As those of you who follow this blog may have noticed, I haven’t posted a proper book review in a few months. Book reviews are hard work! And for various reasons — time and energy and other interests — they just haven’t been a priority for me as of late.
So I knew I wanted to do something different for the Art of the Novella Challenge. Of the novellas on my reading list for the challenge, the first I chose for obvious reasons — it was the shortest. Gustave Flaubert’s A Simple Heart is, according to the book jacket, a “heart-breaking tale of a simple servant woman and her life-long search for love.” Okay, but how to blog about it and make it fun?
I thought back to the most fun I’ve had with reading since I started this blog and, hands down, it has to be the Tournament of Books. Every March, the Morning News hosts a fierce competition of some the year’s biggest novels (and some dark horses as well). It’s fun because it doesn’t even pretend to be a balanced critical examination of the books. It’s all about the judge and his or her prejudices and predilections.
So here goes nothing. Round 1: Balzac vs. Flaubert.
Both are dead white French guys. Both wrote during the nineteenth century and are considered pioneers of realism. Neither was lucky in love: Balzac corresponded with a married woman for fifteen years, finally wed her after her husband died and then died himself five months later. Flaubert slept with a lot of prostitutes and had syphilis.
But their novellas could not be more different.
Words that come to mind about A Simple Heart are restraint and sacrifice. The story centers on Félicité, a servant girl with a bottomless heart who will do anything for those she loves. The novella isn’t exactly a nail biter, but there is a nice bit of action when Félicité saves her mistress and two children from a raging bull by throwing clods of dirt in his eyes. Despite her pure heart, everyone Félicité has ever loved meets an untimely end, even the parrot. (Yes, that’s right, I said a parrot.) It is clear that Flaubert agonized over every word in this 62-page novella. The ending is a particularly tightly crafted interplay between the servant girl’s violent death throes and a procession of children ringing bells through the streets during a religious celebration.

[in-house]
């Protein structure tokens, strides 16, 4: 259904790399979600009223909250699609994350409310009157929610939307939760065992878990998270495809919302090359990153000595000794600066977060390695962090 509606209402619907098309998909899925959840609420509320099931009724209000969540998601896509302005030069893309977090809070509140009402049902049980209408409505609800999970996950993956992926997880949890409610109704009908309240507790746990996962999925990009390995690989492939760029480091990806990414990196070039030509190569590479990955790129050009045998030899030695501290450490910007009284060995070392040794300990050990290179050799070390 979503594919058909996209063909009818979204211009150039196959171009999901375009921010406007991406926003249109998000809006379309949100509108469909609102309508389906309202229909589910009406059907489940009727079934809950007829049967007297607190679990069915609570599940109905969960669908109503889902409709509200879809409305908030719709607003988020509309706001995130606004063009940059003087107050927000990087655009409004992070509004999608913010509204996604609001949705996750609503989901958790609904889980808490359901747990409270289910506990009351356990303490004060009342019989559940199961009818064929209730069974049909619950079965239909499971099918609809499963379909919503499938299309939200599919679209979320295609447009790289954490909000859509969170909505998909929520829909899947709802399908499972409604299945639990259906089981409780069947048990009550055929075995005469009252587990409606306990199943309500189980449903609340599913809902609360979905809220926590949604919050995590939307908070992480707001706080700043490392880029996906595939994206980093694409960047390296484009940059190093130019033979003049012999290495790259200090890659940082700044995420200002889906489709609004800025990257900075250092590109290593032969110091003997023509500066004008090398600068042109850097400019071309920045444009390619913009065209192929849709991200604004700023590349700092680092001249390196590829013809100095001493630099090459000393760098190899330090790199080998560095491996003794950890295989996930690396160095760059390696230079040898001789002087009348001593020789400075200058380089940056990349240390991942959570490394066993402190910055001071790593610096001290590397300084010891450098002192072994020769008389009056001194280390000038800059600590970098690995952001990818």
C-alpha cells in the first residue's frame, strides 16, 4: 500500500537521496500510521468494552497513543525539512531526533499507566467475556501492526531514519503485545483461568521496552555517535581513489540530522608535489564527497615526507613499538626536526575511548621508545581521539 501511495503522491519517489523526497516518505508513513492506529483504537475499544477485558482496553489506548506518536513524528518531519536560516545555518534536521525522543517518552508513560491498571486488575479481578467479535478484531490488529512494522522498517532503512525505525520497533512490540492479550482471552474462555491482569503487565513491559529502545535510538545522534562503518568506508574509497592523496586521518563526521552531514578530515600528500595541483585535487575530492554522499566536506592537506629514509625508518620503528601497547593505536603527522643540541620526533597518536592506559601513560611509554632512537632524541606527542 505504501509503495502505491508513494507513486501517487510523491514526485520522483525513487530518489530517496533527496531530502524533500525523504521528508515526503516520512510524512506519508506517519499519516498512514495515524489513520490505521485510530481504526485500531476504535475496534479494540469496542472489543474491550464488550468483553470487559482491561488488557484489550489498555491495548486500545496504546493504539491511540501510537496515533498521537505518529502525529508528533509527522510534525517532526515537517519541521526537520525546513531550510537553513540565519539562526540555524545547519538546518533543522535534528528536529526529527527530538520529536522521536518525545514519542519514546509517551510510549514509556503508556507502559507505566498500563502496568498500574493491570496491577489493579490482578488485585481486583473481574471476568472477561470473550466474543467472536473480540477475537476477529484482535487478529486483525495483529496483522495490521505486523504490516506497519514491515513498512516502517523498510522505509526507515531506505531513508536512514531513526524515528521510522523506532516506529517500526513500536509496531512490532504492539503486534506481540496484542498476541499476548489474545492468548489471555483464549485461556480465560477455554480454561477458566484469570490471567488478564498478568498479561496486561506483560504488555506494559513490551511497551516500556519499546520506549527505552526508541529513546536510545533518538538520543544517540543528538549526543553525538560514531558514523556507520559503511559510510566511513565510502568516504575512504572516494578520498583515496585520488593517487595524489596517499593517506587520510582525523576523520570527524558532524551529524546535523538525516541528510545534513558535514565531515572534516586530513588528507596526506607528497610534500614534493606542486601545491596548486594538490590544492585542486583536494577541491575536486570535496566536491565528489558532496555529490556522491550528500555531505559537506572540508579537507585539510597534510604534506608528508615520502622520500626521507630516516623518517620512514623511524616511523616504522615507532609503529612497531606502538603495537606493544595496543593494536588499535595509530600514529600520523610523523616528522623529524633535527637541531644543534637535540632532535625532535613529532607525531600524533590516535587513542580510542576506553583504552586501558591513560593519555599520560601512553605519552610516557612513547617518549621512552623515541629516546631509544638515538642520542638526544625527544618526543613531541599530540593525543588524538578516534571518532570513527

At the other end of the spectrum, The Girl with the Golden Eyes is all about excess. Balzac takes us into the sex lives of the upper echelon of Parisian society — the lust and the intrigue, but also the incest and the violence. First, however, he spends 40 pages describing in minute detail every intricacy of Parisian society. There are some great turns of phrase — “cadaverous physiognomy” and “feeble decrepitude” — but I found myself impatiently turning pages looking for the characters and the plot. Then, when I finally got to what I considered to be an actual story, I found myself turning back the pages because often I had no idea what was happening.
Which to choose? If this were an episode of The Bachelor, I’d be bemoaning what a hard decision this was and how both novellas have such admirable qualities. But really this wasn’t much of a contest. In spite of the parrot, A Simple Heart was meticulous and heart-wrenching. The Girl with the Golden Eyes, for all its promise of lust and extravagance, was ultimately just too messy for me.
3 Responses to “Art of the Novella Challenge: Balzac vs. Flaubert”
August 11th, 2011 at 9:04 am
Great strategy for getting through the challenge! Neither looks like m cup of tea, though I am going to try to get in a novella or two. I have Bartleby the Scrivner sitting here. One of my colleagues was adamant that I read it.
August 11th, 2011 at 9:45 am
Love the tournament idea and I am finding so many novellas to add to my TBR list. The Girl With the Golden Eyes sounds right up my alley Parisian society! Lust! Not so much incest but woah, there’s a lot going on in the novella, eh?
jenn aka the picky girl Says:
August 17th, 2011 at 10:21 am
After reading Madame Bovary last year, I have a bit of a soft spot for Flaubert. I’d like to read that novella.
On the other hand, I have never read Balzac but haven’t really wanted to either.
Love the idea!